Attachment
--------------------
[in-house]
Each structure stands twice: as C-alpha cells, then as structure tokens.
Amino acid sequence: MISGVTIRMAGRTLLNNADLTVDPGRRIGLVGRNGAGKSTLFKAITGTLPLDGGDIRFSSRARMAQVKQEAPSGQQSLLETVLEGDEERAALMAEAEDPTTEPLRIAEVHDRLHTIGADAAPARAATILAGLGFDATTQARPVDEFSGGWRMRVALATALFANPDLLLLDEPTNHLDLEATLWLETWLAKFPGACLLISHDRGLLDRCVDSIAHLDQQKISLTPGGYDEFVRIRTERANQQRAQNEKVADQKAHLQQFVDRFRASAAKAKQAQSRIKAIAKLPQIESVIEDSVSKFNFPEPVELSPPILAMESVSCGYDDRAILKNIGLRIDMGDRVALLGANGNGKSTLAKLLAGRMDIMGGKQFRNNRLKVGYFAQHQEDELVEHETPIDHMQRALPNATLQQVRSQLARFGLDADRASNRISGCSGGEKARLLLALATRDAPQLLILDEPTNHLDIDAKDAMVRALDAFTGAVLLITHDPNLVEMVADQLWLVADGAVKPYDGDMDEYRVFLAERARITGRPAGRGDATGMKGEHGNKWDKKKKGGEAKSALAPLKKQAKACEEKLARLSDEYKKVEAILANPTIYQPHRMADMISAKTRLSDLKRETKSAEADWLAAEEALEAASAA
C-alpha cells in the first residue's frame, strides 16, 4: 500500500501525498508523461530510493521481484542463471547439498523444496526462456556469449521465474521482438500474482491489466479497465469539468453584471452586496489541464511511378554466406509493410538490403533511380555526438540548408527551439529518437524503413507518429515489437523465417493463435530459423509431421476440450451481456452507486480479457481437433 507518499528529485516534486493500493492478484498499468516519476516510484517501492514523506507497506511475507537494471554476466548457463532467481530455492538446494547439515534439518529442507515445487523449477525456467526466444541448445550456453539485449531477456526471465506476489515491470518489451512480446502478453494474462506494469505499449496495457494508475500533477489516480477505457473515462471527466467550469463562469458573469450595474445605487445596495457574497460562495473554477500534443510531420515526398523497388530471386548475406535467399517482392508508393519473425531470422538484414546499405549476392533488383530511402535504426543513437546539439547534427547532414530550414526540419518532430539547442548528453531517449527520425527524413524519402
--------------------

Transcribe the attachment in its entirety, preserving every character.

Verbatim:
[in-house]
Each structure stands twice: as C-alpha cells, then as structure tokens.
Amino acid sequence: MISGVTIRMAGRTLLNNADLTVDPGRRIGLVGRNGAGKSTLFKAITGTLPLDGGDIRFSSRARMAQVKQEAPSGQQSLLETVLEGDEERAALMAEAEDPTTEPLRIAEVHDRLHTIGADAAPARAATILAGLGFDATTQARPVDEFSGGWRMRVALATALFANPDLLLLDEPTNHLDLEATLWLETWLAKFPGACLLISHDRGLLDRCVDSIAHLDQQKISLTPGGYDEFVRIRTERANQQRAQNEKVADQKAHLQQFVDRFRASAAKAKQAQSRIKAIAKLPQIESVIEDSVSKFNFPEPVELSPPILAMESVSCGYDDRAILKNIGLRIDMGDRVALLGANGNGKSTLAKLLAGRMDIMGGKQFRNNRLKVGYFAQHQEDELVEHETPIDHMQRALPNATLQQVRSQLARFGLDADRASNRISGCSGGEKARLLLALATRDAPQLLILDEPTNHLDIDAKDAMVRALDAFTGAVLLITHDPNLVEMVADQLWLVADGAVKPYDGDMDEYRVFLAERARITGRPAGRGDATGMKGEHGNKWDKKKKGGEAKSALAPLKKQAKACEEKLARLSDEYKKVEAILANPTIYQPHRMADMISAKTRLSDLKRETKSAEADWLAAEEALEAASAA
C-alpha cells in the first residue's frame, strides 16, 4: 500500500501525498508523461530510493521481484542463471547439498523444496526462456556469449521465474521482438500474482491489466479497465469539468453584471452586496489541464511511378554466406509493410538490403533511380555526438540548408527551439529518437524503413507518429515489437523465417493463435530459423509431421476440450451481456452507486480479457481437433 507518499528529485516534486493500493492478484498499468516519476516510484517501492514523506507497506511475507537494471554476466548457463532467481530455492538446494547439515534439518529442507515445487523449477525456467526466444541448445550456453539485449531477456526471465506476489515491470518489451512480446502478453494474462506494469505499449496495457494508475500533477489516480477505457473515462471527466467550469463562469458573469450595474445605487445596495457574497460562495473554477500534443510531420515526398523497388530471386548475406535467399517482392508508393519473425531470422538484414546499405549476392533488383530511402535504426543513437546539439547534427547532414530550414526540419518532430539547442548528453531517449527520425527524413524519402